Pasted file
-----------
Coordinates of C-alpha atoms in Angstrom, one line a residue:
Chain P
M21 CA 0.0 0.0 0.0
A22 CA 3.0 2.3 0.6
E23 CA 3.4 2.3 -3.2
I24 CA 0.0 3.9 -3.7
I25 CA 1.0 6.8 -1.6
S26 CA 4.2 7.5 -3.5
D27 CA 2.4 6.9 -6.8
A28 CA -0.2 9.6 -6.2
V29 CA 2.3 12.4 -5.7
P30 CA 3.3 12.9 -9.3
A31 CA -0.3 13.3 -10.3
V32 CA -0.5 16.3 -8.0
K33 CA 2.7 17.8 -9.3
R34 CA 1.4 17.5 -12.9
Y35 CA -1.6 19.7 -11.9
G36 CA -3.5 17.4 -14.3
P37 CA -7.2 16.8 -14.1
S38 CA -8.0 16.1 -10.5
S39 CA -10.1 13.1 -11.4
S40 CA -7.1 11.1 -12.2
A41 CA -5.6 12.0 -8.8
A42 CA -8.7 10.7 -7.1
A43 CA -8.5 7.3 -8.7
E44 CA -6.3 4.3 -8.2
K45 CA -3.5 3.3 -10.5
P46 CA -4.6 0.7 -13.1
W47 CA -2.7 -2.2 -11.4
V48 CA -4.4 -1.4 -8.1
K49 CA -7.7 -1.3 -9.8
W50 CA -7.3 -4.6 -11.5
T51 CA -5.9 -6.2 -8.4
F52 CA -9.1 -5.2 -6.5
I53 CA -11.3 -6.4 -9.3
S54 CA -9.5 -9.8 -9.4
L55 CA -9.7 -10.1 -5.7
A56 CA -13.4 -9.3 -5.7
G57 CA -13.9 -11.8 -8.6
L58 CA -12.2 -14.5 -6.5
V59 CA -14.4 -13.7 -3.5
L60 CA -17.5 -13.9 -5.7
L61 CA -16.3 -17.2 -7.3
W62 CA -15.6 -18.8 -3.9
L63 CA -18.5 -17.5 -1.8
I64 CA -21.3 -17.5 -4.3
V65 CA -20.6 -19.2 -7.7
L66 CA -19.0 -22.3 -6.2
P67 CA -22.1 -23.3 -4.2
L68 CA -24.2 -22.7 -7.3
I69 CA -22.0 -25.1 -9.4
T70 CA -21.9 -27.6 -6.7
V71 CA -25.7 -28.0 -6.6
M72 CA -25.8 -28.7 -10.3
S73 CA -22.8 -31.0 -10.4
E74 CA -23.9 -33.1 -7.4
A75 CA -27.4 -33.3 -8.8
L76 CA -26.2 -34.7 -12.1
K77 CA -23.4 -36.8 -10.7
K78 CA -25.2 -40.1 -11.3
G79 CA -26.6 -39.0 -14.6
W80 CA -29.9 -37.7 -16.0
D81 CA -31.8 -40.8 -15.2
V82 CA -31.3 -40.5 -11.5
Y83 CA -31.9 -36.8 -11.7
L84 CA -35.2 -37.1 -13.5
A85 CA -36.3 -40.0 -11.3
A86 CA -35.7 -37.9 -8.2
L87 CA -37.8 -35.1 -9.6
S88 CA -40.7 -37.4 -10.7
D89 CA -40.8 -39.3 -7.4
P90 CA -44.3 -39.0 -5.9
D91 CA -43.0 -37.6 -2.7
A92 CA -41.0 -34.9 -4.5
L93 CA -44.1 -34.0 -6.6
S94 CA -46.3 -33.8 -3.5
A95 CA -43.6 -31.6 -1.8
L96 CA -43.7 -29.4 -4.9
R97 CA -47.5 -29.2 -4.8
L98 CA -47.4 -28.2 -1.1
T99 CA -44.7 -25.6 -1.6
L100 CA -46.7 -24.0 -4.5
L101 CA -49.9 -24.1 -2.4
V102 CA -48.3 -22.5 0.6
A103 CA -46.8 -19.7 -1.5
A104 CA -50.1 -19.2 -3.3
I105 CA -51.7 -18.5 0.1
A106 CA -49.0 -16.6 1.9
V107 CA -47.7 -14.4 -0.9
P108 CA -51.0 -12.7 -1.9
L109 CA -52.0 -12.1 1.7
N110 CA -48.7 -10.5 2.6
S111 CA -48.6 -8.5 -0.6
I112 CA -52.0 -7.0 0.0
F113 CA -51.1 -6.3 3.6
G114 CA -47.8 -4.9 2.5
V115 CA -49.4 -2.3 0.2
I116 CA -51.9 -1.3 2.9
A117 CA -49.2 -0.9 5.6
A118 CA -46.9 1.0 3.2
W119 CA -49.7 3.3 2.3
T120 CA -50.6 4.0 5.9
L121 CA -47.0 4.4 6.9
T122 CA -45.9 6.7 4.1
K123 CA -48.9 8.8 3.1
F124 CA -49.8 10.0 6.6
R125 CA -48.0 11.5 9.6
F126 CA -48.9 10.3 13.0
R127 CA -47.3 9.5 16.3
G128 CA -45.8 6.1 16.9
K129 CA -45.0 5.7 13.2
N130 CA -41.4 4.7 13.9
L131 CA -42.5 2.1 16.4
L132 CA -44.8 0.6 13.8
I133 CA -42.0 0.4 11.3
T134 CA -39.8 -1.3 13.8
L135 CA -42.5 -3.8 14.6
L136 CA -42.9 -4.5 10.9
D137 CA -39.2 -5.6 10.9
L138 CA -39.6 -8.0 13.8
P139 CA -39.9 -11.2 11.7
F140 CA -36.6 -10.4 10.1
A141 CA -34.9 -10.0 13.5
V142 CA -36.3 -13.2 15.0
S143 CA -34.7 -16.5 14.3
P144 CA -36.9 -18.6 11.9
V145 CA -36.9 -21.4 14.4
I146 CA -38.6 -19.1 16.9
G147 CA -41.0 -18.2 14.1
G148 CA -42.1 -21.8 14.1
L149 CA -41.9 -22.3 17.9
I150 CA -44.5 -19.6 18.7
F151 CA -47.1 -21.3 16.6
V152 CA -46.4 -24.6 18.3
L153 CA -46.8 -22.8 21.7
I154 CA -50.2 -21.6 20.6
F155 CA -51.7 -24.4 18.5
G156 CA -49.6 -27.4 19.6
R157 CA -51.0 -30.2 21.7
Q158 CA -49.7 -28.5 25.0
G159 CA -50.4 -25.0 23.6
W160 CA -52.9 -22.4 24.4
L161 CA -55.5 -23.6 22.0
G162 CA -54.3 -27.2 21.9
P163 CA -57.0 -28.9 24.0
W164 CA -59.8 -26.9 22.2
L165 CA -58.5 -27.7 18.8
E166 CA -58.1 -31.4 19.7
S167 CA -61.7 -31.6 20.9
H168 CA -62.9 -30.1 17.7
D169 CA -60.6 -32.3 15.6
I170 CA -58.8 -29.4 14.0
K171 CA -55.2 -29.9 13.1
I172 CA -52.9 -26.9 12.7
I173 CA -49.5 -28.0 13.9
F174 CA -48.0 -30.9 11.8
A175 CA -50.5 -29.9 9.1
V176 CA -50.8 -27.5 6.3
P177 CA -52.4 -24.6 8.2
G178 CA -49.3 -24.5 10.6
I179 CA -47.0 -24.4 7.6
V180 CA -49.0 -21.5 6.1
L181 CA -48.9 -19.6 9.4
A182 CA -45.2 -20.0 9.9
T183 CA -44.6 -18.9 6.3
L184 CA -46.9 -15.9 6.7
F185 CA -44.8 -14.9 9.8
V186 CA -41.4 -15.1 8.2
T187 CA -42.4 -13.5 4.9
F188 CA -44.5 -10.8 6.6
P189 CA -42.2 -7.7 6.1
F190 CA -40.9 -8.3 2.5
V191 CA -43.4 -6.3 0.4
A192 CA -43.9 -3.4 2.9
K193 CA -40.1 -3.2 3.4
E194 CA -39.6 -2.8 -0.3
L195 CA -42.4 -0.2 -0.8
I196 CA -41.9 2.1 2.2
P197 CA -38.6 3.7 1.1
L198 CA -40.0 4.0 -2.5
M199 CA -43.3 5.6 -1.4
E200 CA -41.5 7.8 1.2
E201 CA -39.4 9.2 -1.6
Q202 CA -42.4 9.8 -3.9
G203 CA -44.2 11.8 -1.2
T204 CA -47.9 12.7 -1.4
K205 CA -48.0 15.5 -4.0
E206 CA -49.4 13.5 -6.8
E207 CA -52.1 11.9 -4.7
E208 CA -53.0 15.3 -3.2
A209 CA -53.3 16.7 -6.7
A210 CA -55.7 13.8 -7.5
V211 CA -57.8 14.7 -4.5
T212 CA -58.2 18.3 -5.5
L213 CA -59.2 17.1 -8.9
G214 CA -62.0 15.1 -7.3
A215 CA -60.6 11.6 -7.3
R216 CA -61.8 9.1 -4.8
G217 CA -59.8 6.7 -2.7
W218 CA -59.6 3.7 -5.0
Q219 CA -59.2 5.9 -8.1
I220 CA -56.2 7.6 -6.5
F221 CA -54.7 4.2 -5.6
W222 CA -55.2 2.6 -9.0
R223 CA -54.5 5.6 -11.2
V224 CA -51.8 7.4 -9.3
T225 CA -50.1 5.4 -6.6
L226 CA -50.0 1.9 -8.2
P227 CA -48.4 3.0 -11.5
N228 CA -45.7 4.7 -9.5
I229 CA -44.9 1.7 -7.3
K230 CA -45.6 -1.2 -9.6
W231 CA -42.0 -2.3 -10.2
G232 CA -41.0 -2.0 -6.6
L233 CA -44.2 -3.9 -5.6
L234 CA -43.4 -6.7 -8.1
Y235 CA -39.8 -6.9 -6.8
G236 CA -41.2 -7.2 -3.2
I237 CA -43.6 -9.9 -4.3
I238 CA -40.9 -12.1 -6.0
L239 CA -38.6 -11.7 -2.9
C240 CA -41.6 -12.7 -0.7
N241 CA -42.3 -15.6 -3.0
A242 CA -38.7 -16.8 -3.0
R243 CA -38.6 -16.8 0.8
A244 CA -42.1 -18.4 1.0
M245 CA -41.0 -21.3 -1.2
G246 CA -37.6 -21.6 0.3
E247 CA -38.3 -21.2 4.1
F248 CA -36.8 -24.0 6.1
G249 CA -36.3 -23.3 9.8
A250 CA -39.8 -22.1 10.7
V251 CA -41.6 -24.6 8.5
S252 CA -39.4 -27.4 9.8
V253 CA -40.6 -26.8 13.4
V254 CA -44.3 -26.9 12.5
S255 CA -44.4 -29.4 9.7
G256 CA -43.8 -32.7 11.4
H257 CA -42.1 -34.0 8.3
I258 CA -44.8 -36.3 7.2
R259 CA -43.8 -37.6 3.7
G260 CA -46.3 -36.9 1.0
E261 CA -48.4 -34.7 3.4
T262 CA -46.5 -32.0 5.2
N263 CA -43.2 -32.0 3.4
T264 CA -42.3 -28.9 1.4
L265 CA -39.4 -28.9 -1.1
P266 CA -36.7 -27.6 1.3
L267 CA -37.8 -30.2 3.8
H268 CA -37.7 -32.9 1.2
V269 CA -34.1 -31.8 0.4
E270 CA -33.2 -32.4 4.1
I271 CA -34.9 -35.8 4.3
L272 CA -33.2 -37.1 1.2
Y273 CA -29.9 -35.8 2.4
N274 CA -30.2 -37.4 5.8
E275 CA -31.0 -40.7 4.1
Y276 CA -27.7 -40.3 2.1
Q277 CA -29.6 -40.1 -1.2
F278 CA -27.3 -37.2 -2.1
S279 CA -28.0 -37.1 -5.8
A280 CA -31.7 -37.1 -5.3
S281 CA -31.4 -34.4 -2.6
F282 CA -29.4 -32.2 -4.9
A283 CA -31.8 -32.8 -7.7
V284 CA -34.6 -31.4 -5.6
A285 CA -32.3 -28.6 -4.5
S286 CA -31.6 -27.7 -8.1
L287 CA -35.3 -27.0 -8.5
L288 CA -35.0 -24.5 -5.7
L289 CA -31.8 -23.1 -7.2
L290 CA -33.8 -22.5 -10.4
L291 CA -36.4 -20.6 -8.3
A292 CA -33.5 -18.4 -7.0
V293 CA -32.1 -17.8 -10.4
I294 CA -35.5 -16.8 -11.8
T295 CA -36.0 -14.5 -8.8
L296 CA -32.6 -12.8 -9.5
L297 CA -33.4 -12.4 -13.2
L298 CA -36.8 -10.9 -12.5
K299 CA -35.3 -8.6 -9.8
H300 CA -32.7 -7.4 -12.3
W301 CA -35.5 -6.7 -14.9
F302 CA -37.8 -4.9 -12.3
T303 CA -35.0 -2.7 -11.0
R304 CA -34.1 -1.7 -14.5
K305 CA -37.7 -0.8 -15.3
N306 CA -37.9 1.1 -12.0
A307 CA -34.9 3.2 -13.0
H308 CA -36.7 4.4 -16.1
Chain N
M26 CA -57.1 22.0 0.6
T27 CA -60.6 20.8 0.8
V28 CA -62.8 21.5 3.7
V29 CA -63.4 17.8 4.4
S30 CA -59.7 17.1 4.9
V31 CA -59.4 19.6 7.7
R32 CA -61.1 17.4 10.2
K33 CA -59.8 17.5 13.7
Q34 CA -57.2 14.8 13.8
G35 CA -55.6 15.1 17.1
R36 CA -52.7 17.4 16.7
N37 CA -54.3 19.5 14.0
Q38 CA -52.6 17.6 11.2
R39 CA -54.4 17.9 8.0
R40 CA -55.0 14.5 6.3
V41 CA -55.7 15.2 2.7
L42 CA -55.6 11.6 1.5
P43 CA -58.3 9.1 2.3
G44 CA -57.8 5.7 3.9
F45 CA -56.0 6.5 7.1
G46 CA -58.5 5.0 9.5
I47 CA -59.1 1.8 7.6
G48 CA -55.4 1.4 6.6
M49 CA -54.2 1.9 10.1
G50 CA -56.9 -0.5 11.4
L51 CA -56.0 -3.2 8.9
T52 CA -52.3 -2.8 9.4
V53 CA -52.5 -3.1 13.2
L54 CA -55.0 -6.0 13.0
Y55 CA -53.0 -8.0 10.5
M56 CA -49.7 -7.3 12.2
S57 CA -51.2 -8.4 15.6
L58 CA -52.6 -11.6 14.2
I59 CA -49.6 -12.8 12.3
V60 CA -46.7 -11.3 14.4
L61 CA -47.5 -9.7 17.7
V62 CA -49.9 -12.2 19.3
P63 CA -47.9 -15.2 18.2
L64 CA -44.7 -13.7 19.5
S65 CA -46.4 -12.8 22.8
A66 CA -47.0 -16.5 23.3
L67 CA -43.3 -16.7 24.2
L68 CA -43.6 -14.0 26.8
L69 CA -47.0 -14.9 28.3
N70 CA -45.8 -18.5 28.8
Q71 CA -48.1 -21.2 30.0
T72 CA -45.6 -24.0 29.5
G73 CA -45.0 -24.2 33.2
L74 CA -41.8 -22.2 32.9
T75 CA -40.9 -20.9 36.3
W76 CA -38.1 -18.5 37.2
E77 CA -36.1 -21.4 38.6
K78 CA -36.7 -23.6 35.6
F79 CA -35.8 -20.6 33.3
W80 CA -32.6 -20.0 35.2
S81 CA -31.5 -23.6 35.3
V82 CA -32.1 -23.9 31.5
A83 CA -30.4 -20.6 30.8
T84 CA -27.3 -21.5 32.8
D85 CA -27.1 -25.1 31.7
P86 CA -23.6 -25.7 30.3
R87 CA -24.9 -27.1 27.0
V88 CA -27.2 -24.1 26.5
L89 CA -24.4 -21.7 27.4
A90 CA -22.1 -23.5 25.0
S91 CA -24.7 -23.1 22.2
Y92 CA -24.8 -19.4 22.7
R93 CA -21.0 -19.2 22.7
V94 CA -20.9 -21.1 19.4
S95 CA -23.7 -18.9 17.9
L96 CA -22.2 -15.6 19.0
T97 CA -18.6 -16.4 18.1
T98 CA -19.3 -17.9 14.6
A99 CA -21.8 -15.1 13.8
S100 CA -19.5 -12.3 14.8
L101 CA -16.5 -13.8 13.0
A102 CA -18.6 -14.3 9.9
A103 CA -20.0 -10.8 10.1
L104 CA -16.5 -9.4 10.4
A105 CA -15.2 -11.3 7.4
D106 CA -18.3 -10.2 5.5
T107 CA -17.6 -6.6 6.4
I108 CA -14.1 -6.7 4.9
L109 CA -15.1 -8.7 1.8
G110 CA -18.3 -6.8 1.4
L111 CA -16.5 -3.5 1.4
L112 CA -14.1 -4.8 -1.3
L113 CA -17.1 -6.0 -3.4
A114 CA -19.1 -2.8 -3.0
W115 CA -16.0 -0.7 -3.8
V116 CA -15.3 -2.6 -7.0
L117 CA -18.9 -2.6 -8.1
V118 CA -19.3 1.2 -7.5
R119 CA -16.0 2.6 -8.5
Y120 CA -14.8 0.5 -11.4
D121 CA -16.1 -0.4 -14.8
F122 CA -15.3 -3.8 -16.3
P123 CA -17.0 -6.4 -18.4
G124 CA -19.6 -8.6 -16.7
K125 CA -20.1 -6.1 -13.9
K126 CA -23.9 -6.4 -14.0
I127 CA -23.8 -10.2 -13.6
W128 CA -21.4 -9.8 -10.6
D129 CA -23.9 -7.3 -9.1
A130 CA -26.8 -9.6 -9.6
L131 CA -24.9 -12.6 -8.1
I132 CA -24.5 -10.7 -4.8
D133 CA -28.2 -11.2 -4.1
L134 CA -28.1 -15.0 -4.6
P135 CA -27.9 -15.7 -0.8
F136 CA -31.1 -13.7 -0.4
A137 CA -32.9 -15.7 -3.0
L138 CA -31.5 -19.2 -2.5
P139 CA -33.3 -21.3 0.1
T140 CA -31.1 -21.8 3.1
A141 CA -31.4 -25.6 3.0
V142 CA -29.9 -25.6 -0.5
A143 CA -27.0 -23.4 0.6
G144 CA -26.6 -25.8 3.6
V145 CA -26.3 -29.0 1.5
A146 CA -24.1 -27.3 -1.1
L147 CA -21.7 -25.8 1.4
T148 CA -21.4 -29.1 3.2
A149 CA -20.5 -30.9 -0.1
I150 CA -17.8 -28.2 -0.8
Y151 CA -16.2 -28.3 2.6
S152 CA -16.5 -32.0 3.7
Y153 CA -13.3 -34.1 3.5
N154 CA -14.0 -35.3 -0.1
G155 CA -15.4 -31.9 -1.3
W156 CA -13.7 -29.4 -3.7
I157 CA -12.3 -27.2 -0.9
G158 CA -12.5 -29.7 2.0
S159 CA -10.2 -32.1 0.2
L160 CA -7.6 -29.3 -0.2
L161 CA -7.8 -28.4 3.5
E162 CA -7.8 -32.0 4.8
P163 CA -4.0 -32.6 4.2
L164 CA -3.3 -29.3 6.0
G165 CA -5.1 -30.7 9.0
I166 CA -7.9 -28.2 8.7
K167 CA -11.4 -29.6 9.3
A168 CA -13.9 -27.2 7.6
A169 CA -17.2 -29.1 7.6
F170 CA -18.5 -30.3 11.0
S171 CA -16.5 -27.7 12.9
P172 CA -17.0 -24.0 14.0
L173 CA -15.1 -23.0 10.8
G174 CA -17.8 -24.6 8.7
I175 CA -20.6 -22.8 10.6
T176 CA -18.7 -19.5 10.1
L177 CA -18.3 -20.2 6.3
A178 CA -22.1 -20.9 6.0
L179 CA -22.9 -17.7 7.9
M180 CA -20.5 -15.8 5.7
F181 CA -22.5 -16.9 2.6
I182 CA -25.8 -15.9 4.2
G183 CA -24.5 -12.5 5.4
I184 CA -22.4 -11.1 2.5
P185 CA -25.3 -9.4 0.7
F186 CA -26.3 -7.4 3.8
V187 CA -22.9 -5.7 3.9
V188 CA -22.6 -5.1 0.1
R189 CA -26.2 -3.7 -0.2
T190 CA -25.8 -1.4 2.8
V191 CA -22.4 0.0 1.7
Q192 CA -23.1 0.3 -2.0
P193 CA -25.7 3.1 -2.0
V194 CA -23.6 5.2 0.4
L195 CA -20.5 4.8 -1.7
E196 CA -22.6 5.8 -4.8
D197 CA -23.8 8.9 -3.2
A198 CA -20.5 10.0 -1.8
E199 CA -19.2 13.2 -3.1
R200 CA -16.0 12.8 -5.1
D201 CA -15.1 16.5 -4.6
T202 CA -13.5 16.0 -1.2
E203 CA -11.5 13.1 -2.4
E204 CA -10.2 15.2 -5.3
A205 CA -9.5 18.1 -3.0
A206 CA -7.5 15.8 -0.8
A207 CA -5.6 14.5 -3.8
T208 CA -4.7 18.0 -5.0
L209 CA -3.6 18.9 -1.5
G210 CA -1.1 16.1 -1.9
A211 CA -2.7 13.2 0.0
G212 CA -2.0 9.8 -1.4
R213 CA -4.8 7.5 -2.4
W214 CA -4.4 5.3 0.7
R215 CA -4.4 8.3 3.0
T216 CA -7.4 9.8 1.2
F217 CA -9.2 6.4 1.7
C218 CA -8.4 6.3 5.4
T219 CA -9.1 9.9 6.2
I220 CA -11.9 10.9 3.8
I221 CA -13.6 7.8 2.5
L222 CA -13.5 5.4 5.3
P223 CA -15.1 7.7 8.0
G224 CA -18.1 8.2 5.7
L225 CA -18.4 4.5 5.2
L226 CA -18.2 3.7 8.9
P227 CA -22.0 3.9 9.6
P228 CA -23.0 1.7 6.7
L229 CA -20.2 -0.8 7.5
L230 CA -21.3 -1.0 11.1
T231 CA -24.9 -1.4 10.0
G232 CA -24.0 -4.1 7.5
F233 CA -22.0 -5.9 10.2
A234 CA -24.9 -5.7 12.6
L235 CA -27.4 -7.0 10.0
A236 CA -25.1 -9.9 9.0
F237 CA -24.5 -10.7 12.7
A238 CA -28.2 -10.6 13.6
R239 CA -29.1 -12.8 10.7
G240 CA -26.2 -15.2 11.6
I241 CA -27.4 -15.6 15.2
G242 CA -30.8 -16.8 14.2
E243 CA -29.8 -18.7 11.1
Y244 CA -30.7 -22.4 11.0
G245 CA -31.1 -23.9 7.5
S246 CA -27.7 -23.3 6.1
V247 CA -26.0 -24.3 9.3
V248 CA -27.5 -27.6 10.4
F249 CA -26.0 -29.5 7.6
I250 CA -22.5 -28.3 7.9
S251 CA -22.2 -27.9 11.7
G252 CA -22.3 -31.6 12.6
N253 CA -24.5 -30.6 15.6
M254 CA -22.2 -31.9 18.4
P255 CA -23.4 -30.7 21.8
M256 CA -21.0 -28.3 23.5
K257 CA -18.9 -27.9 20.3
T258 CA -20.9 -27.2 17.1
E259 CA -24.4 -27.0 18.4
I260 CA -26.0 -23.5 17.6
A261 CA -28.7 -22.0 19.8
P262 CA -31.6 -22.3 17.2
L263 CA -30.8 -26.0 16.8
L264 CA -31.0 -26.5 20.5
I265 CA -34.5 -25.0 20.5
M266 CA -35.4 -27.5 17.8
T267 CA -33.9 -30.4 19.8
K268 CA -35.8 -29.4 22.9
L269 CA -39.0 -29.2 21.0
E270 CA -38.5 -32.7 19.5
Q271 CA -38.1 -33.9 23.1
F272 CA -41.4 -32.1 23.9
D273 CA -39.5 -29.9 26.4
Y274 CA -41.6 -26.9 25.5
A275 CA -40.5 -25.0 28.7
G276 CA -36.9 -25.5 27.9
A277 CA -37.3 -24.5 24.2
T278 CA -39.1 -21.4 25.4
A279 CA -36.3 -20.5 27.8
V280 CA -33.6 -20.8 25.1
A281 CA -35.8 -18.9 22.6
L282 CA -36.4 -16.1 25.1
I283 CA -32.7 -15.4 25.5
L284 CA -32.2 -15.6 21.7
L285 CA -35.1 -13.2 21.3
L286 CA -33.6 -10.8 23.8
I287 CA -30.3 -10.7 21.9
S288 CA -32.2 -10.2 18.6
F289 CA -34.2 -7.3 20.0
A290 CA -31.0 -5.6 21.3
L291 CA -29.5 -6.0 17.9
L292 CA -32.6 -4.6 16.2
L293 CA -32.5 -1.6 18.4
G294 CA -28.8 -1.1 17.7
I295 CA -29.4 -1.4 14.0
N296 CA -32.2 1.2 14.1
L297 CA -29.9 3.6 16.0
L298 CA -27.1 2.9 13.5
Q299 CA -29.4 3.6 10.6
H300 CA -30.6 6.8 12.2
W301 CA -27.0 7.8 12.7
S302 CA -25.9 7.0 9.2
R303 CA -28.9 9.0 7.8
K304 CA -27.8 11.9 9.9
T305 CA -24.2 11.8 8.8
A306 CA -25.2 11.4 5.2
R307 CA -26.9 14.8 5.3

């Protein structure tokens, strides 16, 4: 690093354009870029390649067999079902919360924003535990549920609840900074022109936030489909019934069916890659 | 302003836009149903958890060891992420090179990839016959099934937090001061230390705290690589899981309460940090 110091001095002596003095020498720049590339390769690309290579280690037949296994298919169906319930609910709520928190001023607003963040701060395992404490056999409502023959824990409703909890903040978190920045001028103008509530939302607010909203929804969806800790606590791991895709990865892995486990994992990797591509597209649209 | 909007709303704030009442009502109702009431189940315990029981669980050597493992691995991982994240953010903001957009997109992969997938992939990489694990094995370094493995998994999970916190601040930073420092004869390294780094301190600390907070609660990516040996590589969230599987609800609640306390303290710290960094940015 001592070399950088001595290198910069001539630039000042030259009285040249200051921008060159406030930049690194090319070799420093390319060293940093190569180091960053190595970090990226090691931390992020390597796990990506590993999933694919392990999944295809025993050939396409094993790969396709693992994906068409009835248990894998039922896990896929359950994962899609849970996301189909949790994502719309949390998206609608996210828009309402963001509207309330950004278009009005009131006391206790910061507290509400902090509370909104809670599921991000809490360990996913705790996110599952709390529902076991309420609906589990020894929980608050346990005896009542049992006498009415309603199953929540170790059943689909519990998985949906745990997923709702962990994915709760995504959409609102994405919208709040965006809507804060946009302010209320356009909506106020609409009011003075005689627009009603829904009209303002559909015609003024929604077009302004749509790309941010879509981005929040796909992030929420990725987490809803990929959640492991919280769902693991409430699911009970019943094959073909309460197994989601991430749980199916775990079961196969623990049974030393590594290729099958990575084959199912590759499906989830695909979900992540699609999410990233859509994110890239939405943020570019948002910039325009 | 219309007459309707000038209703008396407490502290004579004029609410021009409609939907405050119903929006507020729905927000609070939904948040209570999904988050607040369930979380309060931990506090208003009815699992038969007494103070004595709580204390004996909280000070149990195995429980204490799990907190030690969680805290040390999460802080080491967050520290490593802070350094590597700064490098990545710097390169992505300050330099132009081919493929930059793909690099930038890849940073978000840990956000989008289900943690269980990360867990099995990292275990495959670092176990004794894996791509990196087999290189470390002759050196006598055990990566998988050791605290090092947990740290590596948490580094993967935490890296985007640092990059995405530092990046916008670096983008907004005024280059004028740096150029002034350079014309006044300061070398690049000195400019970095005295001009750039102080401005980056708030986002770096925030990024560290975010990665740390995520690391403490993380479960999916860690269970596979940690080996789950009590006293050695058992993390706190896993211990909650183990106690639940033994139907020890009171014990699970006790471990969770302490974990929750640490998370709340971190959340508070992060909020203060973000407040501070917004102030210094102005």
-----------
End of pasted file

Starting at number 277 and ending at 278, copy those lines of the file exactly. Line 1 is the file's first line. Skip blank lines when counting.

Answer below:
T295 CA -36.0 -14.5 -8.8
L296 CA -32.6 -12.8 -9.5